The energy landscape around the tetragonal structure as a function of the amplitude in Å of the unstable modes is shown in Fig. 4(a). For each mode, the eigendisplacement vector is normalized with respect to the tetragonal high-symmetry 38-atom unit cell. We summarize our results as follows. First, the most unstable (1) mode decreases the total energy in 21.4 mRy/f.u., against the 7.5 mRy/f.u. produced by the (1) polar mode. This is strikingly different from what is observed in BIT where the rotational mode is overcame by the in-plane polar instability. With regard to the other two modes, (2) and (2), they present a rather small energy instability. However, when each one by separate is combined with the most unstable mode of the same symmetry (open symbols), they further decrease the energy minimum of the double-well obtained with the most unstable mode. Interestingly, the particular an-harmonic coupling of (2) with (1) (open squares) yields an absolute energy minimum. The combination of these two rotational modes results in an atomic structure that differs from the high-symmetry phase mainly in that the central octahedron is slightly distorted and rotated around the [110] direction at an angle of  10. This structure, however, is still half-metallic and ferromagnetic, as is the high-symmetry one. Finally, in Fig. 4(b) and 4(c), we explore the an-harmonic coupling between the two most unstable modes of different symmetry, (1) and (1), to investigate whether they cooperate in the energy minimization. We find that the AFD (1) distortion fully stabilizes the (1) polar mode [open circles in Fig. 4(b)], when the last one is computed from the structure corresponding to the energy minimum of (1), compared to the pure (1) distortion from the optimized tetragonal structure. Instead, the polar mode effect on the AFD (1) [open triangles in panel (c)] is not so strong, but it does reduce the AFD double-well instability. Therefore, these behaviors indicate that the coupling of (1) and (1) is penalized.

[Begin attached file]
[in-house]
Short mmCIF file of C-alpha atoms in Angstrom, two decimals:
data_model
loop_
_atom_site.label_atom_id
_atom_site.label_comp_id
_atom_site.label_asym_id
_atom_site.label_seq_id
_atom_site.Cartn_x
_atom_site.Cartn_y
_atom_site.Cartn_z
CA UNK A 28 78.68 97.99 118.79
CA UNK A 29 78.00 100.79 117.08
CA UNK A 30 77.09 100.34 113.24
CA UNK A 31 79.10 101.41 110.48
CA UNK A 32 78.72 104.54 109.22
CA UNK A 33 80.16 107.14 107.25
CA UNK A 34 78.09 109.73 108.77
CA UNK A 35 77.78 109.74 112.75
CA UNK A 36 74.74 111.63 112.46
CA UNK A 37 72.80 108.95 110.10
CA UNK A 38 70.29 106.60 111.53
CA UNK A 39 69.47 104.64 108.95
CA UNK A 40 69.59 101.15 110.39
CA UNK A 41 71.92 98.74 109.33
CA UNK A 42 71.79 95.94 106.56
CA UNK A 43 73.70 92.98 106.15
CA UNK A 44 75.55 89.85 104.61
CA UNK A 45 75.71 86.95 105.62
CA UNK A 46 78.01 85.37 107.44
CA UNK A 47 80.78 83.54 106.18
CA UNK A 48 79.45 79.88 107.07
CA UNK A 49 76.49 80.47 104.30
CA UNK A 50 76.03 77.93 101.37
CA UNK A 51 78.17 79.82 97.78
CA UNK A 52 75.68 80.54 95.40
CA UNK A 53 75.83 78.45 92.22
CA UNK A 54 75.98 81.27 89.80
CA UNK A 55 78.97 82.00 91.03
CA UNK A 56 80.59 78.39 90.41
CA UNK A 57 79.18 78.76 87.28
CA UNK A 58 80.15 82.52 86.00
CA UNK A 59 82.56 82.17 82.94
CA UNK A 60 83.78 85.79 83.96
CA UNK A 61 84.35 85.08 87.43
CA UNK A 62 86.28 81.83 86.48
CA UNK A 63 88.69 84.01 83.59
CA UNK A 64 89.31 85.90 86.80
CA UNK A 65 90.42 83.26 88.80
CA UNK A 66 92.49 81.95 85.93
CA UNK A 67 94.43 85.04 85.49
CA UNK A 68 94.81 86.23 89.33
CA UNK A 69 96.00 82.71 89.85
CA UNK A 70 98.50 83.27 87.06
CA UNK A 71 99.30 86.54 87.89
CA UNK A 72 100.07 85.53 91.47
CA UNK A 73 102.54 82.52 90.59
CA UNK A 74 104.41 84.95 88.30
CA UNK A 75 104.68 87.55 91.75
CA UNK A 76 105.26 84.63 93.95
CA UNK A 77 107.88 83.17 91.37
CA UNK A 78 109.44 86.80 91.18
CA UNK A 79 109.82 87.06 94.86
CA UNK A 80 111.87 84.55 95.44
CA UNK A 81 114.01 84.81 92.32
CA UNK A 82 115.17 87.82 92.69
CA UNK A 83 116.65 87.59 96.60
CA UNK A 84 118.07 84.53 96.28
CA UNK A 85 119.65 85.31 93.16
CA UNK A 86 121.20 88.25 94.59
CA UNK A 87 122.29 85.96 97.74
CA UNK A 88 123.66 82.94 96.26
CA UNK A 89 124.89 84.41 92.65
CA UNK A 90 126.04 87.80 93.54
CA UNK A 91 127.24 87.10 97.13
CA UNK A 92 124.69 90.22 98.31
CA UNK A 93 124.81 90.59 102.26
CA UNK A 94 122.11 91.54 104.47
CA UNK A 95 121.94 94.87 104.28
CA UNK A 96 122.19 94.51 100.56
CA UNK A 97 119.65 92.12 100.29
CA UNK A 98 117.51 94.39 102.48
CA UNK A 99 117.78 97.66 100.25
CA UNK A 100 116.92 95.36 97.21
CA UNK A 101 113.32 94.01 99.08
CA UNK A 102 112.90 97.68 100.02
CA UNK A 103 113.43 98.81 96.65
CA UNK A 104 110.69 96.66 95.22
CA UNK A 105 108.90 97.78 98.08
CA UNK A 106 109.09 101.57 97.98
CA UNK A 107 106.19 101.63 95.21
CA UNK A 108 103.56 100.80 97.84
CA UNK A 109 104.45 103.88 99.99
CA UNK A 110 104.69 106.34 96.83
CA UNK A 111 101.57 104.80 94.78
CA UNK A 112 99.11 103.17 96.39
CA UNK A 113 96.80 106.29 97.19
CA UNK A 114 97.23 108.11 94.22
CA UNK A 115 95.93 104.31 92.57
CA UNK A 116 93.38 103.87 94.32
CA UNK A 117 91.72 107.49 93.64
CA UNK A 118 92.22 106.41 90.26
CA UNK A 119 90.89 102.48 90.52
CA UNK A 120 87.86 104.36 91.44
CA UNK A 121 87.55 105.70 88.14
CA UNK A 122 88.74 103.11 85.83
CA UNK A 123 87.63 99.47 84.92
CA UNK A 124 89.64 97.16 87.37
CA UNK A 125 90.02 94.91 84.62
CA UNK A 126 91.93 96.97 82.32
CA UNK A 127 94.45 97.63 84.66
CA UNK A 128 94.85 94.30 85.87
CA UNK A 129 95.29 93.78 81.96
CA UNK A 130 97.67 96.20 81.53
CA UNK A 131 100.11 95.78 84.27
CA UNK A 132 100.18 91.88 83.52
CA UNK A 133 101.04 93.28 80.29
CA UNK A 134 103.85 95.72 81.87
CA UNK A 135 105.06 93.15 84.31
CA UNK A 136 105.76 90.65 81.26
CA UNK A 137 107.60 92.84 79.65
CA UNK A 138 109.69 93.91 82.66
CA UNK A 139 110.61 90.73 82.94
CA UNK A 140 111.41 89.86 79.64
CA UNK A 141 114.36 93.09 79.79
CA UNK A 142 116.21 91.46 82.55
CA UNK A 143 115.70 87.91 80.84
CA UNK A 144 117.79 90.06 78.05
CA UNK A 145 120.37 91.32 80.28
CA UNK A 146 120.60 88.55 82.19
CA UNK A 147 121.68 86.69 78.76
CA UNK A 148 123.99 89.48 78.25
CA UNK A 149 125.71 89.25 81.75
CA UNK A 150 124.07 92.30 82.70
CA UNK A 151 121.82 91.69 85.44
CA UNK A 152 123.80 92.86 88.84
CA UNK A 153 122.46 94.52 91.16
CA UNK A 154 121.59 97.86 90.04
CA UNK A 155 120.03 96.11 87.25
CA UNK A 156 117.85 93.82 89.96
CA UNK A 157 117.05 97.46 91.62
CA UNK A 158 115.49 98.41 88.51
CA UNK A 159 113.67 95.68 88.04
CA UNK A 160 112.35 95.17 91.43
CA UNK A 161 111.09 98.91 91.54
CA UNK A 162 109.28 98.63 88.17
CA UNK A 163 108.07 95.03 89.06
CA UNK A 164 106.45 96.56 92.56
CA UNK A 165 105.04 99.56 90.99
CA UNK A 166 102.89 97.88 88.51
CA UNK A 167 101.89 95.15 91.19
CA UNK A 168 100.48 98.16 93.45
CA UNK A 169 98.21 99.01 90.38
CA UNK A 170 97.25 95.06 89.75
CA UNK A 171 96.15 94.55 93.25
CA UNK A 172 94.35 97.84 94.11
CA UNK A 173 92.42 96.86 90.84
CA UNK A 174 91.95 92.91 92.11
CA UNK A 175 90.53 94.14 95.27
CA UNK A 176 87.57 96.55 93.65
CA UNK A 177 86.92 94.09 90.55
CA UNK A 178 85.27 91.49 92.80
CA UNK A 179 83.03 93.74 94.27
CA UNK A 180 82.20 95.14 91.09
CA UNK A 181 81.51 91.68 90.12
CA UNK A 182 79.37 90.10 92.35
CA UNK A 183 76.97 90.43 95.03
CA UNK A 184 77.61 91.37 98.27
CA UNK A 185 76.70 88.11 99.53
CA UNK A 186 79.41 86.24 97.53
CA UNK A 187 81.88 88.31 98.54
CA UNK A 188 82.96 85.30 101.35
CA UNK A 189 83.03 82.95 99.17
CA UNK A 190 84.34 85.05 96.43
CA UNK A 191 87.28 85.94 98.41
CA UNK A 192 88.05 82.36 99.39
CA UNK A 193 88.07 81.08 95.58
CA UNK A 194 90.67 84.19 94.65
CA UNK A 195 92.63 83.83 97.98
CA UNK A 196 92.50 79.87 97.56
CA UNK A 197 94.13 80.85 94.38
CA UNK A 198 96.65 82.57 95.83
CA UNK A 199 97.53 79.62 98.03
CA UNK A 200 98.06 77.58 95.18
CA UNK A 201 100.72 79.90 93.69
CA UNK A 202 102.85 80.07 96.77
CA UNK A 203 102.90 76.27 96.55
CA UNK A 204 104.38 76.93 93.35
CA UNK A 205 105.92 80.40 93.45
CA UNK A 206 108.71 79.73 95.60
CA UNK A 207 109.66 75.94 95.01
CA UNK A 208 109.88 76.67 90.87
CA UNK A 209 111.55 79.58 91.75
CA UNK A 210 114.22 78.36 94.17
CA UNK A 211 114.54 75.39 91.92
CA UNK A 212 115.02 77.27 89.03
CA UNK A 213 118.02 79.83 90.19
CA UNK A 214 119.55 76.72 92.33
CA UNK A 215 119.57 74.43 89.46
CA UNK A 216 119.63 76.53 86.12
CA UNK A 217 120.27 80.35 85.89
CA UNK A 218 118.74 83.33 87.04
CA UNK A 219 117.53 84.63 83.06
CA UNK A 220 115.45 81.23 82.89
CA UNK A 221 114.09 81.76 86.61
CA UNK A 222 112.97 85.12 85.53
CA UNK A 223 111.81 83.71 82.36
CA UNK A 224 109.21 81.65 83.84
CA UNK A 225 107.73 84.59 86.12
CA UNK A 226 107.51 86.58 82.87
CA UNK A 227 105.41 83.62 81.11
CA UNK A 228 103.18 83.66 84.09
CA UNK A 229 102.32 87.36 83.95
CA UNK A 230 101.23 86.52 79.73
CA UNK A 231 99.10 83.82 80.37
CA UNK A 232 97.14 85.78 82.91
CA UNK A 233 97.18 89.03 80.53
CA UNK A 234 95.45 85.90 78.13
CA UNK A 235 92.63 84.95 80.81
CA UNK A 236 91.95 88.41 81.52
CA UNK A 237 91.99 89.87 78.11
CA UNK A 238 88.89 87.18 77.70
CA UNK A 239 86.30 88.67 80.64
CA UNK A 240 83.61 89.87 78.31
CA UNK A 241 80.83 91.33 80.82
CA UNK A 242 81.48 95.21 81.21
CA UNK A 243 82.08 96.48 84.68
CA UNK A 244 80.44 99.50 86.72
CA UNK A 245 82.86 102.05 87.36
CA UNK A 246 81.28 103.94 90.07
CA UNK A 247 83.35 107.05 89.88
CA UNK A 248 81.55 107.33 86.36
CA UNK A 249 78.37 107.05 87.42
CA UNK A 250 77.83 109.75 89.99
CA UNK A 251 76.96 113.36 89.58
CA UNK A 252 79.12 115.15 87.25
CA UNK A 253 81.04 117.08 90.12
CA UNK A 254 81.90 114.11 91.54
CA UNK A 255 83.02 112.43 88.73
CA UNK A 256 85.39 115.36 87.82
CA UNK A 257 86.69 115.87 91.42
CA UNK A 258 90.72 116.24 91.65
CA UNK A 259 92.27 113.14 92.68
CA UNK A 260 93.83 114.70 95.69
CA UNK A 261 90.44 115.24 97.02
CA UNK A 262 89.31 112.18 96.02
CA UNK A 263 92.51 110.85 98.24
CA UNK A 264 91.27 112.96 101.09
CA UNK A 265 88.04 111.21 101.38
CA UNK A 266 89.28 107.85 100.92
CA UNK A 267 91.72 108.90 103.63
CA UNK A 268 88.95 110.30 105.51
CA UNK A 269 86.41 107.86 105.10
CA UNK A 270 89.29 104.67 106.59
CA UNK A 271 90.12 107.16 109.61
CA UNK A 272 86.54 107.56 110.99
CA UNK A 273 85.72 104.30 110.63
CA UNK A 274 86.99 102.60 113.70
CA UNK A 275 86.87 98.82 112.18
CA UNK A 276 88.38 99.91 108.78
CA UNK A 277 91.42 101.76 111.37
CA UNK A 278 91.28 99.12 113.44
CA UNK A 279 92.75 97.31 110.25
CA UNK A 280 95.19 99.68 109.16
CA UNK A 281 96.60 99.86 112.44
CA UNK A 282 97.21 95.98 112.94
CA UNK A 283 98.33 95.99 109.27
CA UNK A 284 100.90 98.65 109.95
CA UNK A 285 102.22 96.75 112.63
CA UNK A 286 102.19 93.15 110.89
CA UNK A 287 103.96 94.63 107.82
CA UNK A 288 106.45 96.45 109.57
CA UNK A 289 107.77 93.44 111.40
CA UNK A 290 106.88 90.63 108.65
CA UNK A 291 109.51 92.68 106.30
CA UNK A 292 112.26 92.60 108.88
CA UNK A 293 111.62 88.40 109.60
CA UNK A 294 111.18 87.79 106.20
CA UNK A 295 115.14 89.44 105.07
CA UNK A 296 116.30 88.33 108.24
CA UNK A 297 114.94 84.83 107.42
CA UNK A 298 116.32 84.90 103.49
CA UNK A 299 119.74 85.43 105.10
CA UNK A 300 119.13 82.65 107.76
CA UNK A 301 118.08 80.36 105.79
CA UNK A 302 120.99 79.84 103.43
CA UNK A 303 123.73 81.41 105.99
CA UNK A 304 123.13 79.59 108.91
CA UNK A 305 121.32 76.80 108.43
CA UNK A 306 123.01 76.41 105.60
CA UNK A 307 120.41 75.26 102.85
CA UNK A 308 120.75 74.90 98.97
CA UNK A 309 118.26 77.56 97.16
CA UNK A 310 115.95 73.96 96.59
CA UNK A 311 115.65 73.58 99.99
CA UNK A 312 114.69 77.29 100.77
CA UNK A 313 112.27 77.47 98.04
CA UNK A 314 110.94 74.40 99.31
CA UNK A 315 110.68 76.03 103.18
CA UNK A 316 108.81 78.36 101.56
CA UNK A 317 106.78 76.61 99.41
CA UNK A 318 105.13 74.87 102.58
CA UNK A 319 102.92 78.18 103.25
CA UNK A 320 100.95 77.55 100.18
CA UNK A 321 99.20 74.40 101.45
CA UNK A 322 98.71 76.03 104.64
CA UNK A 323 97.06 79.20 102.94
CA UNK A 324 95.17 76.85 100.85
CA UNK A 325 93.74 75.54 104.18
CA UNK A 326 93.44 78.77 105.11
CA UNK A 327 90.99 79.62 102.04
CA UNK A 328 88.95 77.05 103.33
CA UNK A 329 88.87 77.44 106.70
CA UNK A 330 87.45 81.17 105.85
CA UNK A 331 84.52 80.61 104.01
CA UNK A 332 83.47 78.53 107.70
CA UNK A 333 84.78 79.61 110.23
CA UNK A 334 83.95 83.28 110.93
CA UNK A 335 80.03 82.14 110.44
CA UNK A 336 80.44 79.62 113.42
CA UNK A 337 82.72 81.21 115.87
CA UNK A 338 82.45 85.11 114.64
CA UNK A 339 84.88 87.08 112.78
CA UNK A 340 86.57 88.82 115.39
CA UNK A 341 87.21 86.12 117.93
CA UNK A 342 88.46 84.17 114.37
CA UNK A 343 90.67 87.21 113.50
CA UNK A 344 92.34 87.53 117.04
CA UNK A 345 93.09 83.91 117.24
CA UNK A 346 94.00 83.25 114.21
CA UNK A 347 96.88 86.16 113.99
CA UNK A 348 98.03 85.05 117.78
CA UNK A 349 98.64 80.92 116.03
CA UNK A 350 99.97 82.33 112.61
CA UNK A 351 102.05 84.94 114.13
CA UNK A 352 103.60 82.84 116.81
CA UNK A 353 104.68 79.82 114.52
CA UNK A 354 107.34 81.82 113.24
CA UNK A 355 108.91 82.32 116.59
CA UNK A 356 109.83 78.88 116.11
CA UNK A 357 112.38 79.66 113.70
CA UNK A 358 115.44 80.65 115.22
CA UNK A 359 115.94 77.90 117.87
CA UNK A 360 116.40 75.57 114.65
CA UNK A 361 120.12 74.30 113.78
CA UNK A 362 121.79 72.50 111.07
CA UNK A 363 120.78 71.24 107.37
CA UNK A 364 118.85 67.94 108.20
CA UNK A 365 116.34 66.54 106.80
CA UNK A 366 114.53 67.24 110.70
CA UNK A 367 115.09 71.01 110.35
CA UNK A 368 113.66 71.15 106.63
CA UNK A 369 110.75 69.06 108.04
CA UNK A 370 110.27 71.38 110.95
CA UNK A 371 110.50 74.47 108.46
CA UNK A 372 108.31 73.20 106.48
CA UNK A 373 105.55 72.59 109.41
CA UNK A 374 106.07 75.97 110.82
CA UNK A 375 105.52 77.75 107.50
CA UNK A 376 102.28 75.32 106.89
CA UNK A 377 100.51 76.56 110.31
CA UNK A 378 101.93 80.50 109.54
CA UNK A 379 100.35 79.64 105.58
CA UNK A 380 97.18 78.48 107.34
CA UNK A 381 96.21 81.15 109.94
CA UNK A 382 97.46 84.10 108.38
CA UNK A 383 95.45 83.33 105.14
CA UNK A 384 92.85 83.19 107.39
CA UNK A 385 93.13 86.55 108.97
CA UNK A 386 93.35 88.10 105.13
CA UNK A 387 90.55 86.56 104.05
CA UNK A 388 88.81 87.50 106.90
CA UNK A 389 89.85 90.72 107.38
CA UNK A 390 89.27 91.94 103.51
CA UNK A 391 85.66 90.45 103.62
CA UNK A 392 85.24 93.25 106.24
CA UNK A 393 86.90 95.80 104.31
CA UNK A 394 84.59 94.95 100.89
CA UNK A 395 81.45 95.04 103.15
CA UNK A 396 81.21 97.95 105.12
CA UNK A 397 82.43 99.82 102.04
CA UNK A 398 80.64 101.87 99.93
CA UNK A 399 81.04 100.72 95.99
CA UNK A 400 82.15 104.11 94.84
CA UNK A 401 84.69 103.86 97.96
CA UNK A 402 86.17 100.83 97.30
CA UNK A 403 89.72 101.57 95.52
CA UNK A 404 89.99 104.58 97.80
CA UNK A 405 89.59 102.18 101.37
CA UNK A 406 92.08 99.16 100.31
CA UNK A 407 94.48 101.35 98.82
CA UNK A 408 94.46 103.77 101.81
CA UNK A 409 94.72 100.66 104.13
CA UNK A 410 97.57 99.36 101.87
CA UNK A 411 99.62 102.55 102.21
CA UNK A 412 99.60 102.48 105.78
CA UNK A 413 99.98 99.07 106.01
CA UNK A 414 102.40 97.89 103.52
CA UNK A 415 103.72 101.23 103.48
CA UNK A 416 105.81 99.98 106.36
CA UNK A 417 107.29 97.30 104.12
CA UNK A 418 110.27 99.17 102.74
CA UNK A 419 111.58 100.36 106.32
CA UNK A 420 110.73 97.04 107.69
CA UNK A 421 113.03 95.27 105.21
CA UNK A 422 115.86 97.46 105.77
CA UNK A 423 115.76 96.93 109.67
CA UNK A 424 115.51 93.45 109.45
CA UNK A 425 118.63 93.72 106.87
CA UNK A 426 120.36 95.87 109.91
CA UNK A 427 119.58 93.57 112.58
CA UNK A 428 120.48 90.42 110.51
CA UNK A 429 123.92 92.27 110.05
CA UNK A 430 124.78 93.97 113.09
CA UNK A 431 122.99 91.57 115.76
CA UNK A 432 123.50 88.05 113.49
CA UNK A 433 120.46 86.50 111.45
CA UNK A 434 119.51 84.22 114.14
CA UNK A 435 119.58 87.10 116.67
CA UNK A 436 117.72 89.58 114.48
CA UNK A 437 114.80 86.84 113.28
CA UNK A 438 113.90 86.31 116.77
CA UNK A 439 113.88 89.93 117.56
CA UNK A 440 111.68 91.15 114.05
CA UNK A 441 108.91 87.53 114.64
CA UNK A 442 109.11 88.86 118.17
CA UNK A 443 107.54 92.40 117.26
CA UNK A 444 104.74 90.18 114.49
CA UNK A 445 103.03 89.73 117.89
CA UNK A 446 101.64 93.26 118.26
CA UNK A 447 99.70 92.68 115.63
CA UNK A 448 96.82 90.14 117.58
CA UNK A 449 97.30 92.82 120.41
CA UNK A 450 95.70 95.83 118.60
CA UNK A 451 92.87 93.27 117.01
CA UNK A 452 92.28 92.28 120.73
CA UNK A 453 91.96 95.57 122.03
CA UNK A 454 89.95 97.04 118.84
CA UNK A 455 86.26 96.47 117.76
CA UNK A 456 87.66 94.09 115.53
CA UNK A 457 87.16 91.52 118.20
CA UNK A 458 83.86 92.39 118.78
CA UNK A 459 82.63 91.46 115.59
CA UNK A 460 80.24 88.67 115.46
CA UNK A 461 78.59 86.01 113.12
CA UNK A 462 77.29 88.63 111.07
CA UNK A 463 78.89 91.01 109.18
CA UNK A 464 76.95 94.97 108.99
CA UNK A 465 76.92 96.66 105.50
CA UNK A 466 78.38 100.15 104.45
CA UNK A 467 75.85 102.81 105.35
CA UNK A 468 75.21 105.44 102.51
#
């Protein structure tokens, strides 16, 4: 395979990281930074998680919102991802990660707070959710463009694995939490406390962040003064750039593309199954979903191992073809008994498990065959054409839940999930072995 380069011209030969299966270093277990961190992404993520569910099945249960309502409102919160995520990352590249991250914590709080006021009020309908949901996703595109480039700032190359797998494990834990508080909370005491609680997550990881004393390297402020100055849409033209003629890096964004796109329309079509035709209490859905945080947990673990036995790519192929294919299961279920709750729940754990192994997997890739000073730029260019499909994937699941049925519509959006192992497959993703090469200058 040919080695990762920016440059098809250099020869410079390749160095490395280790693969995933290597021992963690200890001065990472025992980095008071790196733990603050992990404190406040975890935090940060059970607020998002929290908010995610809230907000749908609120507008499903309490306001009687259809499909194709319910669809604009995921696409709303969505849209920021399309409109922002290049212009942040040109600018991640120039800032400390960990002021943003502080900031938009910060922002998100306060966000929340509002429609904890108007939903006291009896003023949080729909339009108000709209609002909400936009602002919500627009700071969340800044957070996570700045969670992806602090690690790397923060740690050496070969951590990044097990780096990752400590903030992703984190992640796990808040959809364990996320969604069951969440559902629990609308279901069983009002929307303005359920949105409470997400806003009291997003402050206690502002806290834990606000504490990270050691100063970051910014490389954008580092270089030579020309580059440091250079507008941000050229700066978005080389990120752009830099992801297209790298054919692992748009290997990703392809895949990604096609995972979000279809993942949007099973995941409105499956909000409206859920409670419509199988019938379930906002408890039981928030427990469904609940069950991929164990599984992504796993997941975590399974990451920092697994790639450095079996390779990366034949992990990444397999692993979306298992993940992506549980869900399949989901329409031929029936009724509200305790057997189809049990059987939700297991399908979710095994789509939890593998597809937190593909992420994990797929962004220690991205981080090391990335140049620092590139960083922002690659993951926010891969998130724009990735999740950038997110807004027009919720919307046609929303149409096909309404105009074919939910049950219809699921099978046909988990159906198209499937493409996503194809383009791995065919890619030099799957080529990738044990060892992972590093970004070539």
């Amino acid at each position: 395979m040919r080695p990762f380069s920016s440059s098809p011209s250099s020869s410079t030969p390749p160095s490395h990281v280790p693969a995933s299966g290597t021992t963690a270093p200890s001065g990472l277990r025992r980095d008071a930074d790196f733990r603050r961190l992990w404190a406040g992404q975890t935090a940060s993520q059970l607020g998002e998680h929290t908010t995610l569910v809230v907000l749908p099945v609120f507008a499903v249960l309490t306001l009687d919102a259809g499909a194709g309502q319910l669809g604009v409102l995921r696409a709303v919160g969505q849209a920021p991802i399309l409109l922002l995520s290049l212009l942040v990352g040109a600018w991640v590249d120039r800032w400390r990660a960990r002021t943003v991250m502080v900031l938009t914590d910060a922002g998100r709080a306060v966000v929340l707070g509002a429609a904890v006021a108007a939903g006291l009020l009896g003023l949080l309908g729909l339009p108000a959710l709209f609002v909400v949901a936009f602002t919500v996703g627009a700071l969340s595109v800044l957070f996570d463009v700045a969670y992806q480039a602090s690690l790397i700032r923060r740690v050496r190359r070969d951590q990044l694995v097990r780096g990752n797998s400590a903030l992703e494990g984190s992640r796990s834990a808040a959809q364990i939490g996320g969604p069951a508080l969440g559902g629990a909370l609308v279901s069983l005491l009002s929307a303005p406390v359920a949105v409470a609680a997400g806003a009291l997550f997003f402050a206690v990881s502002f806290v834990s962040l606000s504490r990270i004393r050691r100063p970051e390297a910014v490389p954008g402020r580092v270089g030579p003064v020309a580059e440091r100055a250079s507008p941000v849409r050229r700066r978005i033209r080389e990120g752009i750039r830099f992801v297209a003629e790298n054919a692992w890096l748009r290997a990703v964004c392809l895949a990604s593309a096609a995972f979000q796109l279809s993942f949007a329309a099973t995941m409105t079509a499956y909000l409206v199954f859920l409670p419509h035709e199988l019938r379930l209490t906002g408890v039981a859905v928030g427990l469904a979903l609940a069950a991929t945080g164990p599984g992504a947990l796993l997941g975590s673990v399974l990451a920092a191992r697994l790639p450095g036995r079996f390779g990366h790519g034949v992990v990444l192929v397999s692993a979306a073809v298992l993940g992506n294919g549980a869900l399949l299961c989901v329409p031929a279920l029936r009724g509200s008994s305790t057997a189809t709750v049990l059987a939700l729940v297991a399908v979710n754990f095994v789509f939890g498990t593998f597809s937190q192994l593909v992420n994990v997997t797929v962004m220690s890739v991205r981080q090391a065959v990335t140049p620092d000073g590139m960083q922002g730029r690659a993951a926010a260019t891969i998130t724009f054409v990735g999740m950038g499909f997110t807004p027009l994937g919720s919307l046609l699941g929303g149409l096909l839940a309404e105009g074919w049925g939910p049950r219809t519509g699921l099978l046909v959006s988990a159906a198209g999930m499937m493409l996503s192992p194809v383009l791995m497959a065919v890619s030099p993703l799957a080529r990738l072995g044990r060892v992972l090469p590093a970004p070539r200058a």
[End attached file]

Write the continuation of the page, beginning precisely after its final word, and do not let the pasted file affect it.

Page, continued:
In-plane strain a (Å) c (Å)
-2 % 3.7345 33.5498
0 3.8108 32.6128
+2 % 3.8870 32.0985